The main plot premise is that the mayor and administration find out that some kind of government inspector is arriving incognito from Ottawa, and they are worried about getting in trouble.   So when they hear that someone has been staying at a hotel in town for two weeks, they conclude he must be the inspector, and they descend on him with excuses and bribes.  But of course the visitor (Nico Ouellette) is actually a drifter and minor civil servant, with his equally hapless travelling companion Zippo (Lauren Derman).  When he catches on that the city officials haven’t landed in his hotel room to arrest them but to pay court to him and try to influence him, he smoothly begins to take advantage of the situation, stuffing the bribes in his pockets and drinking the mayor’s brandy. “Everything he says means something else”, says one of the officials, explaining all his behaviour in light of seeing him as the undercover inspector.

The comedy dictum “rule of three”, meaning to find humour in slightly varying repetitions, is well incorporated here by the writer, translator, and director.  Each of the mayor’s cronies and associates (Mavko, Hayley Moorhouse, Chayla Day, Eva Foote, Alex Dawkins, Marc Ludwig, Ness, and Geller) has his or her own distinct character traits and motivation, all interesting and funny.  Each of them has amusing stage business, a unique attempt to bribe, a funny way of arranging his or her chair for a business meeting.  Eric Smith’s mayor character was not exactly likeable but engaging, and his frenzied dance number near the end was delightful.  Niko Ouellette was a crowd favourite as the scoundrel they assume is the inspector.   I also enjoyed Chayla Day’s understated portrayal of the Mormon liquor-store owner and president of the Chamber of Commerce, and the subtle humour in her costuming and lines.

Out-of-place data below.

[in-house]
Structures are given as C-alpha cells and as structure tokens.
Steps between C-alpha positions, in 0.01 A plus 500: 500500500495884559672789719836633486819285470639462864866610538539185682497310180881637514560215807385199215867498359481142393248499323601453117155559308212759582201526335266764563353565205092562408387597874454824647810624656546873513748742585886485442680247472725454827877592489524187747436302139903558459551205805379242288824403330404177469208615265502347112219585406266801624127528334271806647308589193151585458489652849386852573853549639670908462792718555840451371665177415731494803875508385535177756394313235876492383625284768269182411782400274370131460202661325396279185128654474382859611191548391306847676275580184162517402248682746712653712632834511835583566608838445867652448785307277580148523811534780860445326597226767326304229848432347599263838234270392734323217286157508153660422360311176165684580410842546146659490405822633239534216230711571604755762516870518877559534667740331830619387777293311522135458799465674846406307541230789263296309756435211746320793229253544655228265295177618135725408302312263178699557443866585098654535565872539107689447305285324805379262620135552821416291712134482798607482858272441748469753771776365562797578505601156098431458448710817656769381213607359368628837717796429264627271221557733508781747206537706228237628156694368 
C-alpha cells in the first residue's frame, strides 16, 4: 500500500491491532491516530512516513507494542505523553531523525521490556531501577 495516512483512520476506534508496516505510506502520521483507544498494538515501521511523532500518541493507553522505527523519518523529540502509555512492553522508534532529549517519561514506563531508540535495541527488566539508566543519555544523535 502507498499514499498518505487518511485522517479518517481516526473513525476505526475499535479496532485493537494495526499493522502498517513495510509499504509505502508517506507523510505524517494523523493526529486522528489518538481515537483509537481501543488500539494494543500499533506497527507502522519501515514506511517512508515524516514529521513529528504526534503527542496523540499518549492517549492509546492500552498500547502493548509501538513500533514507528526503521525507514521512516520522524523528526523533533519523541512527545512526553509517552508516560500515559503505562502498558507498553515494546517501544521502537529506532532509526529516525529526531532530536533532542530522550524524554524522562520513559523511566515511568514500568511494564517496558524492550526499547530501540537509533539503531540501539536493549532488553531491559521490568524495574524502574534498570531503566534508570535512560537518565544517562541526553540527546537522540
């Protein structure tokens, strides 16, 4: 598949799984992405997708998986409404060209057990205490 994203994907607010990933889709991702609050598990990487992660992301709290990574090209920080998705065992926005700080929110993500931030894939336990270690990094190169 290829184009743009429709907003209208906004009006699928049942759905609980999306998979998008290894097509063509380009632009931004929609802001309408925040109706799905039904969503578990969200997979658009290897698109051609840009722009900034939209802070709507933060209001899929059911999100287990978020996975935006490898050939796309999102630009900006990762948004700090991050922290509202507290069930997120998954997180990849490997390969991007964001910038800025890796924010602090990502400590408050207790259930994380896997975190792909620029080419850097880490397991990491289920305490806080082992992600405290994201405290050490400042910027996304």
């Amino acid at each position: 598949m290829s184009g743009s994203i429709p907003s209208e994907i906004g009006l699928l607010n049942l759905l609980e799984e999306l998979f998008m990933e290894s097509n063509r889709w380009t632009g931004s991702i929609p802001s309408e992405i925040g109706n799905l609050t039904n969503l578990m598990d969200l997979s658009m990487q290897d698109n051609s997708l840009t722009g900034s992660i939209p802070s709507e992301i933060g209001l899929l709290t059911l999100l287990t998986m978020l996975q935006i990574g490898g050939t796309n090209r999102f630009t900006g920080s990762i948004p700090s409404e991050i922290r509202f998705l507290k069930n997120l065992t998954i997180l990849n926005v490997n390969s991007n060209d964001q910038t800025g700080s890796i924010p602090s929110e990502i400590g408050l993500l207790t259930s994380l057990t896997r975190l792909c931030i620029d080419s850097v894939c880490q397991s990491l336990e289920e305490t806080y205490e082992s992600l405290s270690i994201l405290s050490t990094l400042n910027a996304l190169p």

The short run of The Inspector General is complete, and the Young Musical Company’s show finishes tonight.  The Young Playwriting Company has staged readings Tuesday and Wednesday.  The old Citadel website had bios of the Young Company participants.  I’m disappointed that the new one doesn’t, because I liked getting to know the names of some of the talented emerging artists to watch out for around the Edmonton theatre scene in future.